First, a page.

I've got more Indian blood in me than Pocahontas and I have none.
(END VIDEO CLIP)
COOPER: Well, to answer President Trump's question, he cares, clearly. He made this an issue even if you can call hurling racially loaded insults making something an issue. And now, he kind of wants to ignore all the evidence of it, including presumably what he said in front of some of the most courageous people who ever lived, Navajo Code Talkers from the Second World War.
(BEGIN VIDEO CLIP)
TRUMP: We have a representative in Congress who they say was here a long time ago. They call her Pocahontas.
(END VIDEO CLIP)
COOPER: So today, Senator Warren called this bluff and the President first said, who cares, asking us to ignore all the times that he, himself, cared asking us to ignore that he is the one who called her names over and over. He also turned the gaslight up to about 11 with his answer of this.
(BEGIN VIDEO CLIP)
UNIDENTIFIED MALE: Mr. President, you said --
TRUMP: Who cares?
UNIDENTIFIED MALE: -- you'd pay $1 million to a charity --
TRUMP: I didn't say that. You better read it again.
(END VIDEO CLIP) COOPER: So he said he didn't say it. Now keeping them honest, that must mean that on July 5th of this year he never said this.
(BEGIN VIDEO CLIP)
TRUMP: I'm going to get one of those little kits and in the middle of the debate when she proclaims that she's of Indian heritage, we will say, "I will give you a million dollars to your favorite charity paid for by Trump if you take the test and it shows you're an Indian."
(END VIDEO CLIP)
COOPER: So he says he didn't say it. He did. And later today inspecting hurricane damage in Georgia, he was no long denying that he'd said what the video clearly shows him saying. Instead, he kind of wiggled out of it on a technicality or try to saying his million dollar promise only counted if Senator Warren actually wins the nomination. He also added this, make of it what you will without DNA testing and apologies.
(BEGIN VIDEO CLIP)
TRUMP: I'll only do it if I can test her personally, OK? That will not be something I enjoy doing either.
UNIDENTIFIED FEMALE: Do you owe her an apology? What about the money that you --
TRUMP: No, I wasn't, absolutely. Do I owe her? She owes the country an apology.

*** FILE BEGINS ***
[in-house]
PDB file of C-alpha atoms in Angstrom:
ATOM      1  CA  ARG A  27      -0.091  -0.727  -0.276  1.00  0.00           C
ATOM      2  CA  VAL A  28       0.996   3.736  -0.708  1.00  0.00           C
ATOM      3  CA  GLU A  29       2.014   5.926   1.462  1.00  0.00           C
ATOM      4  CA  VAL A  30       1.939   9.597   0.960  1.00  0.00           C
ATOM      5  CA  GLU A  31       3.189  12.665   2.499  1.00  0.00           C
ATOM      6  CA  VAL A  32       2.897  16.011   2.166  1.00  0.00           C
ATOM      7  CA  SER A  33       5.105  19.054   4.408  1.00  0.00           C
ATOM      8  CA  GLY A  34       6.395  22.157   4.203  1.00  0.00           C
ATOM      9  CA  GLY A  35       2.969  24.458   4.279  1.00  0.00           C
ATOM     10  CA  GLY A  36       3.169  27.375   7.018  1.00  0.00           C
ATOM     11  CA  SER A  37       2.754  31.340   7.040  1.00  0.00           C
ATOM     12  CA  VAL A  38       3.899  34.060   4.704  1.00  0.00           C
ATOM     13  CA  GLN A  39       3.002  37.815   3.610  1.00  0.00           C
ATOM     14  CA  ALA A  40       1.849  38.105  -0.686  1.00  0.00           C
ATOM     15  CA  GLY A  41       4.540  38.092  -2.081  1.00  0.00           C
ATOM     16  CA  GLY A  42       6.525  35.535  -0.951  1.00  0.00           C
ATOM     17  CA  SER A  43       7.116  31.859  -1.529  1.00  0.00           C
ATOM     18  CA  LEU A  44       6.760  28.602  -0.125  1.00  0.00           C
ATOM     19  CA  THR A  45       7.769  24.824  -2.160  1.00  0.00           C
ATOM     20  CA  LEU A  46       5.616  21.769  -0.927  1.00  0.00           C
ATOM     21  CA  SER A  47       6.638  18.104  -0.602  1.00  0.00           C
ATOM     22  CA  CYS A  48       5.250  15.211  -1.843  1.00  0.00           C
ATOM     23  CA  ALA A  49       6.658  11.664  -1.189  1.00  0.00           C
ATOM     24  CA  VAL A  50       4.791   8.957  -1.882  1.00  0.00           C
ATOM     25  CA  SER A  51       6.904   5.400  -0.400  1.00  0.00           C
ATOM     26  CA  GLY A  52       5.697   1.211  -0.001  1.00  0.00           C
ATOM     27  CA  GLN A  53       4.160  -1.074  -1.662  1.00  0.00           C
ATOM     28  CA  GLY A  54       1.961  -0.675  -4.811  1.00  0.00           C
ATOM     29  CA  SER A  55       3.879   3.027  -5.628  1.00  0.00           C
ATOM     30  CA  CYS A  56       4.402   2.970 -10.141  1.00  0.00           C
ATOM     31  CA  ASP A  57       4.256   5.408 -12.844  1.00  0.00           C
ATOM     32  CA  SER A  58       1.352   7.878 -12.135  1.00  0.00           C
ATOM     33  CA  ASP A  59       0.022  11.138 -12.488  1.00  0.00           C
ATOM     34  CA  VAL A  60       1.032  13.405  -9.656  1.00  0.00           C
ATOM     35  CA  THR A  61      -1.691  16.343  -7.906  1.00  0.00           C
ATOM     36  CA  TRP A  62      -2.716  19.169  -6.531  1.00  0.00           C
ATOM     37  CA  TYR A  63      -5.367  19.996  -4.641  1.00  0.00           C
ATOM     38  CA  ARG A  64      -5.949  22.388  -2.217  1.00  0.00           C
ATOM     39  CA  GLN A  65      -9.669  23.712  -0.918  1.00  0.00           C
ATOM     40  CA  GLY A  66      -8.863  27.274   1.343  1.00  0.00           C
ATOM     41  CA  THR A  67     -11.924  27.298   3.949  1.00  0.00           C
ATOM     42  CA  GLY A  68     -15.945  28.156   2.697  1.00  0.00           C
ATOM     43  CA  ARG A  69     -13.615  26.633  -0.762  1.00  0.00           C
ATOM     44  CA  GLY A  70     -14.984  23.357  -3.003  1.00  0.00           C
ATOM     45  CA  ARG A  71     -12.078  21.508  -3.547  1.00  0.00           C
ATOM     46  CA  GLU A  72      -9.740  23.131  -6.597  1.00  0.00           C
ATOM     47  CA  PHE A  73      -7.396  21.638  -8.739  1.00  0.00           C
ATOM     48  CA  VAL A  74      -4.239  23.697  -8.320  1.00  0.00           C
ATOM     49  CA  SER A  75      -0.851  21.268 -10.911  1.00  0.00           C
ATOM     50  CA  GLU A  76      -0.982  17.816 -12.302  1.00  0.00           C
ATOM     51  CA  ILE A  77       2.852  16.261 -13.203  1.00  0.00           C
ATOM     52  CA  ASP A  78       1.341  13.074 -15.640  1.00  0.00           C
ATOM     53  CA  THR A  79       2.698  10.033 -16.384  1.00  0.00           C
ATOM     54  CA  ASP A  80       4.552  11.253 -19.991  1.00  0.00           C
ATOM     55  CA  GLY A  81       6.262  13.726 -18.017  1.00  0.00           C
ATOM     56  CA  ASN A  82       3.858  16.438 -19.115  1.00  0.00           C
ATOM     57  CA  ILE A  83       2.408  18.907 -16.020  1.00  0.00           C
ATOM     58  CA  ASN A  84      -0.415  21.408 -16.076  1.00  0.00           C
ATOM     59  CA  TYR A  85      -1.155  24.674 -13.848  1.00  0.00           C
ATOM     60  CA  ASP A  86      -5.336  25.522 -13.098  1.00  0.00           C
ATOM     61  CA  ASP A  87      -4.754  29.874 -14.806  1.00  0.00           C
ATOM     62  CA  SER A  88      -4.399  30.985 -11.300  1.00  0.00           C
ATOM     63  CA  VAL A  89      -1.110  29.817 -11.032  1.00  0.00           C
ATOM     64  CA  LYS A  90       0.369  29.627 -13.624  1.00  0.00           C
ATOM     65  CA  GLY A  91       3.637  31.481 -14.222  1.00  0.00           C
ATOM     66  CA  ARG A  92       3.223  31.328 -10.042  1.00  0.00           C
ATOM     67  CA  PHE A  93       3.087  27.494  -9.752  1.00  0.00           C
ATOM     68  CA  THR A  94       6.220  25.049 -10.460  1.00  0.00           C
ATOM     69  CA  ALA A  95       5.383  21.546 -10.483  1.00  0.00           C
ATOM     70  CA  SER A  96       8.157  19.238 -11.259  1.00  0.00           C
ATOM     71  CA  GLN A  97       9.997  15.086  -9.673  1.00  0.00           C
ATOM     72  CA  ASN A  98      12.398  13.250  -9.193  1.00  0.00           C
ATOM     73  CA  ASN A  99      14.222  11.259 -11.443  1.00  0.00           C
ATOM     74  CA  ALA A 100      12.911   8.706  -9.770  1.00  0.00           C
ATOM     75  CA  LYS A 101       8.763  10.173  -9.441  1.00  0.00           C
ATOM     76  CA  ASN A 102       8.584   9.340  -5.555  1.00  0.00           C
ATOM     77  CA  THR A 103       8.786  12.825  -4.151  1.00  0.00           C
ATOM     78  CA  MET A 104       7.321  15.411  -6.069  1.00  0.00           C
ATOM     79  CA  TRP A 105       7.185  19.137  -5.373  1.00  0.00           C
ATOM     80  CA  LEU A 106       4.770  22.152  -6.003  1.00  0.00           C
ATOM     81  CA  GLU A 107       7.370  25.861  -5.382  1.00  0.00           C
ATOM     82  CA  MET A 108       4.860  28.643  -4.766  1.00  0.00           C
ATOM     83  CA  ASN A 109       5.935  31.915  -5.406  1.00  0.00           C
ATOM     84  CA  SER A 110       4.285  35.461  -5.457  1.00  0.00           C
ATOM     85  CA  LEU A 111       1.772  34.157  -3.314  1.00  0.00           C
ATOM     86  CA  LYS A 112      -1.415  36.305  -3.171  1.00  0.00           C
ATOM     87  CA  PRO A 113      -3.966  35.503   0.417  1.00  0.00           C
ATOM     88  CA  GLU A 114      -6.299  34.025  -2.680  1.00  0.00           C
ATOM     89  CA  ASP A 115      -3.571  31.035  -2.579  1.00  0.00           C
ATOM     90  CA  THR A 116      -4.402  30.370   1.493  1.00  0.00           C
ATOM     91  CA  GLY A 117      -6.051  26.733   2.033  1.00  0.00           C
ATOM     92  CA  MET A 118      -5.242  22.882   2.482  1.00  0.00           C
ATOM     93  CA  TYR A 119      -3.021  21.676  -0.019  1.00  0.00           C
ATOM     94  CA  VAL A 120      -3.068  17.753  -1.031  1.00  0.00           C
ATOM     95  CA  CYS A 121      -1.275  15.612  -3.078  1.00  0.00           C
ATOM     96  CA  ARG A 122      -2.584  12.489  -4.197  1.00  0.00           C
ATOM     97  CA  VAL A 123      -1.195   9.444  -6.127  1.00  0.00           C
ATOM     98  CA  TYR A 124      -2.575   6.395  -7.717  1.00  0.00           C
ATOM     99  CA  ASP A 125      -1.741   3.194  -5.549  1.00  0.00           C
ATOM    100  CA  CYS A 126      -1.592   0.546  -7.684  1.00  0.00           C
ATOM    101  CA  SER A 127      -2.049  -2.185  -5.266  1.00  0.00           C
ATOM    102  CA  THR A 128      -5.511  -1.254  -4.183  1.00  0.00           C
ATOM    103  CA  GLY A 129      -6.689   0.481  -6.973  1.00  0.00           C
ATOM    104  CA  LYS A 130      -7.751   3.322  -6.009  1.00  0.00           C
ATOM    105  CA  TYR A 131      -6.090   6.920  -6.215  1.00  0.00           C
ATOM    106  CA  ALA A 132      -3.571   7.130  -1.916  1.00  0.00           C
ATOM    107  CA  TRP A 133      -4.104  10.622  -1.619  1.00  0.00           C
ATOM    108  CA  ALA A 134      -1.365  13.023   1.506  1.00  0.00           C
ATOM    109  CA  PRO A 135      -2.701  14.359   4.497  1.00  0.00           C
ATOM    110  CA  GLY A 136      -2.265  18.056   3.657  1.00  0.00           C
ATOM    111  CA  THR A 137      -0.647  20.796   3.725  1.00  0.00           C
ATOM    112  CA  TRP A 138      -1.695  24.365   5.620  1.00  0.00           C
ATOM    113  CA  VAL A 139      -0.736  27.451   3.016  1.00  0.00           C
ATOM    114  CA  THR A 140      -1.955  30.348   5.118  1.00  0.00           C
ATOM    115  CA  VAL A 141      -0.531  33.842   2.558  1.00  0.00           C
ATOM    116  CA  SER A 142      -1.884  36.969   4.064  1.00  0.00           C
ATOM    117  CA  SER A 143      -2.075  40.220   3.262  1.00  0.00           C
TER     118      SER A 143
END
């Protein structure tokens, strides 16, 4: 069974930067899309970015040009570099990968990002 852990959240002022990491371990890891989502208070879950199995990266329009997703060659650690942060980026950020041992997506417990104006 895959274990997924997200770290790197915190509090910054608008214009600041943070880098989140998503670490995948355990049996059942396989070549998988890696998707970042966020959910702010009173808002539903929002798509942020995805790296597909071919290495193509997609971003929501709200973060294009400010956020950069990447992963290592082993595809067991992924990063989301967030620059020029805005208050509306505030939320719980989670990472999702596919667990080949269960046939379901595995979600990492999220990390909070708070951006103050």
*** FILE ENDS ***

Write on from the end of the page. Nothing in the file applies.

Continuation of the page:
(END VIDEO CLIP)
[20:35:04] COOPER: So what you're seeing, what you're hearing is not what's happening, except in this case it is.
Joining us now is the USA Today Columnist and CNN Political Analyst, Kirsten Powers, also a former Trump Campaign Aide, Michael Caputo. Great to have you both on.
Michael, is it fair for the President to say who cares when he was the one who has brought this into the forefront?
MICHAEL CAPUTO, FORMER TRUMP CAMPAIGN AIDE: Well, I think he was just dismissing it out of hand. Clearly this is something that he's used as a punch line for two years now, ever since she first attacked him when he was running for president and she was acting as an anti-Trump surrogate.
You know, he also, you know, mentioned that he is in a debate. He would offer her a million dollars to prove that she was of Native American descent and, you know, she -- you know, in this test today that she revealed, it looks like she's got less Indian -- Native American blood than probably even the president does, which is pretty hilarious, actually.
COOPER: Kirsten, is this much to do about nothing as the President -- or I mean, how do you see what the President is saying about this?
KIRSTEN POWERS, USA TODAY COLUMNIST: Well, I think this is one of those things that's actually a more difficult situation than it appears on the surface. Donald Trump was, you know, making fun of her using this racial slur, talking about -- actually, Pocahontas was, you know, a teenage girl who was kidnapped and held hostage by white settlers, so it's not actually a really funny story. And so that's obviously really bad.
But the way this originally came up is it came up during her Senate campaign and it was actually unearthed by reporters. And she did mishandle it and she's really gotten a lot of criticism since then and including today from Native American leaders and from indigenous people who are saying that she's misappropriating their heritage and that she -- this DNA test actually doesn't prove that she's part Cherokee because that's actually a tribe, it's not something that a DNA test is going to prove.
So I think it would have been better if she would have just originally said, "You know what, family lore, this is what I thought. I made a mistake." You know, as Michael said, actually I don't think she probably has much more, you know, of this, you know, in her DNA than most Americans.
So just, you know, we all hear stories in our families and you say, "I heard it wrong" and said -- she said something about her grandfather, great-grandfather having high cheek bones, which is a race stereotype. And so I think she actually has legitimately handled this badly.
Donald Trump, that's not his motivation. It's not about he cares about her misappropriating culture, he's just acting badly and making racist attacks.
COOPER: Michael, does it make sense to you that Elizabeth Warren would go back to this now and sort of make this, you know, produced video and have this reveal so close to the midterms? I mean, just from a political standpoint, does it make sense?